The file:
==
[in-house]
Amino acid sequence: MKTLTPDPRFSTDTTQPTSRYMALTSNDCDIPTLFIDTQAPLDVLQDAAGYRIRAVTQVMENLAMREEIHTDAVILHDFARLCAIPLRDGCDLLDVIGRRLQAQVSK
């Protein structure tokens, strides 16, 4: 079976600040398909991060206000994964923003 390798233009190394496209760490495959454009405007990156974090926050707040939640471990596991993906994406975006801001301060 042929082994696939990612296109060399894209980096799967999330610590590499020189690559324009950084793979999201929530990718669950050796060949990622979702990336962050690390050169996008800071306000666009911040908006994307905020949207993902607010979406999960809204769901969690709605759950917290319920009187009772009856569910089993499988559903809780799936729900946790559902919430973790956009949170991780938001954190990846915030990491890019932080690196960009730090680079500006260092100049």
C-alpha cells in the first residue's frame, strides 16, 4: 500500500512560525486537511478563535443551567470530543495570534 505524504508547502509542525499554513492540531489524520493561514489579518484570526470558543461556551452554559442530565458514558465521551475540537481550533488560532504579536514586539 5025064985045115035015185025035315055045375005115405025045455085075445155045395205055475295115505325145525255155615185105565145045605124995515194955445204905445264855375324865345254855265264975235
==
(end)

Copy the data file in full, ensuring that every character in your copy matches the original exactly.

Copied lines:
[in-house]
Amino acid sequence: MKTLTPDPRFSTDTTQPTSRYMALTSNDCDIPTLFIDTQAPLDVLQDAAGYRIRAVTQVMENLAMREEIHTDAVILHDFARLCAIPLRDGCDLLDVIGRRLQAQVSK
């Protein structure tokens, strides 16, 4: 079976600040398909991060206000994964923003 390798233009190394496209760490495959454009405007990156974090926050707040939640471990596991993906994406975006801001301060 042929082994696939990612296109060399894209980096799967999330610590590499020189690559324009950084793979999201929530990718669950050796060949990622979702990336962050690390050169996008800071306000666009911040908006994307905020949207993902607010979406999960809204769901969690709605759950917290319920009187009772009856569910089993499988559903809780799936729900946790559902919430973790956009949170991780938001954190990846915030990491890019932080690196960009730090680079500006260092100049």
C-alpha cells in the first residue's frame, strides 16, 4: 500500500512560525486537511478563535443551567470530543495570534 505524504508547502509542525499554513492540531489524520493561514489579518484570526470558543461556551452554559442530565458514558465521551475540537481550533488560532504579536514586539 5025064985045115035015185025035315055045375005115405025045455085075445155045395205055475295115505325145525255155615185105565145045605124995515194955445204905445264855375324865345254855265264975235